Surprising as it may seem, presenilins—the enzymes at the heart of the proteolytic γ-secretase complex that unleashes Aβ peptides—are essential to prevent age-related cognitive deficits and neurodegeneration. That's the conclusion from research carried out in Jie Shen's lab at Brigham and Women's Hospital, Boston. Shen presented the data at the Society for Neuroscience meeting in New Orleans last year (see ARF related news story), and published yesterday in the online version of Neuron, due out in print next week.
Because presenilins are essential for embryonic development, first author Carlos Saura and colleagues used a technique called a conditional knockout to eliminate expression of the two presenilin genes in the forebrain of postnatal mice. The mice then developed age-dependent neurodegeneration, scoring progressively worse in tests designed to measure their memory and learning ability. Saura and colleagues correlated these declines with dysregulation of several signal transduction pathways, including those involving NMDA receptors/CaMKII, CREB/CBP, and with increased activity of Cdk5/p25 and hyperphosphorylated tau. (Tau is the major protein in the intracellular neurofibrillary tangles that clog the neurons of Alzheimer's patients, and Cdk5 phosphorylates tau.)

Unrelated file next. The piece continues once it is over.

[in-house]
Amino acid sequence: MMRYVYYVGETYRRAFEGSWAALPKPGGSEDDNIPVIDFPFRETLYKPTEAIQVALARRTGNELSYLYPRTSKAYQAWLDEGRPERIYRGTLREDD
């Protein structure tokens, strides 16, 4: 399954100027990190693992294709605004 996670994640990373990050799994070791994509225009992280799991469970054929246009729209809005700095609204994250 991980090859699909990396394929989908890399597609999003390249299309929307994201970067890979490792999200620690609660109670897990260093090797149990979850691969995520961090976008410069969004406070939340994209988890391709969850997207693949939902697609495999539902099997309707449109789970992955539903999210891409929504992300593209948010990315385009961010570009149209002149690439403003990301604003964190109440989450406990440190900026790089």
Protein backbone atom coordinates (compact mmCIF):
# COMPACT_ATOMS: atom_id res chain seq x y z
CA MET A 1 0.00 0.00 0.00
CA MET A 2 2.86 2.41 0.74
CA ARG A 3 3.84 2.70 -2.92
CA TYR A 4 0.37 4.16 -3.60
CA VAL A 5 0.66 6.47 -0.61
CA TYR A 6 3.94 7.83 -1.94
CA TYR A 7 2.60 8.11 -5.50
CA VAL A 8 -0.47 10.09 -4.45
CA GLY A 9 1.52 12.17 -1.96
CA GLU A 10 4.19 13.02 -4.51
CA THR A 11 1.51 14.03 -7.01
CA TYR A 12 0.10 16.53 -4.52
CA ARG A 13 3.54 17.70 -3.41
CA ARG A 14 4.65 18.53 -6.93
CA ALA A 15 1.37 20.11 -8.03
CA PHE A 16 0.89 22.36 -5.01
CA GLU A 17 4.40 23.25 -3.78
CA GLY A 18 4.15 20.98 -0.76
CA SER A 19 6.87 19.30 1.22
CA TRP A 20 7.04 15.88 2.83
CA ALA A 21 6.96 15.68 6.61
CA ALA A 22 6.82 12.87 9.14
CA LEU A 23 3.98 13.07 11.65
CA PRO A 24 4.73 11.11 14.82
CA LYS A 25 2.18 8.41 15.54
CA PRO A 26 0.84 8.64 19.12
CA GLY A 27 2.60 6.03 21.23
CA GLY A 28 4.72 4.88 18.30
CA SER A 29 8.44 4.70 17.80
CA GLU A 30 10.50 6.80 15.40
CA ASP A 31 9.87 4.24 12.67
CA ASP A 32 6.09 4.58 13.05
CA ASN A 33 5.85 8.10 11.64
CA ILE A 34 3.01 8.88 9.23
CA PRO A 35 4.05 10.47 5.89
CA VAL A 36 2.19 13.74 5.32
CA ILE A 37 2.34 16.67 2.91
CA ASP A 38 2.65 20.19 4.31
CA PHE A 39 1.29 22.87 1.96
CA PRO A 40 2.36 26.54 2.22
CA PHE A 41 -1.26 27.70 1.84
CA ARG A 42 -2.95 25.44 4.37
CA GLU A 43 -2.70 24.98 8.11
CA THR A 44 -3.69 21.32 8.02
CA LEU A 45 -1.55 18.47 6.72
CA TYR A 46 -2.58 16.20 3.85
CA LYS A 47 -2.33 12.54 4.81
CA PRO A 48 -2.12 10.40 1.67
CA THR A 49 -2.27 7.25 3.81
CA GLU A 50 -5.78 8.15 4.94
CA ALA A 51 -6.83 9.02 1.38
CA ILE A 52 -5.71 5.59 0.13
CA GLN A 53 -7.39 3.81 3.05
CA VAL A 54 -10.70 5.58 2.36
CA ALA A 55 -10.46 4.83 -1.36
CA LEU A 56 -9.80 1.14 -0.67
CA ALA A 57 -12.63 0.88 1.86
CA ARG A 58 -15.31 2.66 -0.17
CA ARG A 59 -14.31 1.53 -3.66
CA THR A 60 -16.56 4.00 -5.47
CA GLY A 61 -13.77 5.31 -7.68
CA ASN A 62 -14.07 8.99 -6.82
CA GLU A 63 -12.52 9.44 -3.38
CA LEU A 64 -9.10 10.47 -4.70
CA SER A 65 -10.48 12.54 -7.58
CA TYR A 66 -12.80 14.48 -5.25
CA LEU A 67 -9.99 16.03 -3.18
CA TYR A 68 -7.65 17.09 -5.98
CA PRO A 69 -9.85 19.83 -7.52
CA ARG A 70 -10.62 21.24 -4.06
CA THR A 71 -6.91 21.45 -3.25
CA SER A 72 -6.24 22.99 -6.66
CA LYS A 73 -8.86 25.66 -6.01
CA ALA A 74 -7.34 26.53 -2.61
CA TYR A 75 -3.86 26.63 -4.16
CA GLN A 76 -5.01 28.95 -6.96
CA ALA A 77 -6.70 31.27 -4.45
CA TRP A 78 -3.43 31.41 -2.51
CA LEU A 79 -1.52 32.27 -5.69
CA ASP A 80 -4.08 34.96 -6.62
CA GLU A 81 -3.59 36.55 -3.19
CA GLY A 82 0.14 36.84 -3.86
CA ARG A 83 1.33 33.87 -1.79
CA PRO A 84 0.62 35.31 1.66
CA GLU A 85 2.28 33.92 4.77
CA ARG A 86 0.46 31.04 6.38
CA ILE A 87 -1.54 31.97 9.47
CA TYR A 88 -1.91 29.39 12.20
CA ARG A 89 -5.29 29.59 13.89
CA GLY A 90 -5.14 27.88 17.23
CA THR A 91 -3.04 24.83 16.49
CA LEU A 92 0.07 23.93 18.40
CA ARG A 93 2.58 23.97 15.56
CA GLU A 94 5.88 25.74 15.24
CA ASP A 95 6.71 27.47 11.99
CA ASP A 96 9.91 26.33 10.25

Presenilin mutations are one cause of familial Alzheimer's disease. These mutations have long been said to be gain-of-function, i.e., they increase cleavage of the Aβ precursor protein and release more Aβ, which may then end up in amyloid plaques if it is not cleared quickly enough. Shen’s new data does not dispute this, but suggests that PS mutations may also cause a loss of function that contributes to the pathology of AD and complicates the picture. The data also suggests that discretion should be the better part of valor when it comes to γ-secretase inhibitors as potential AD therapeutics.—Tom Fagan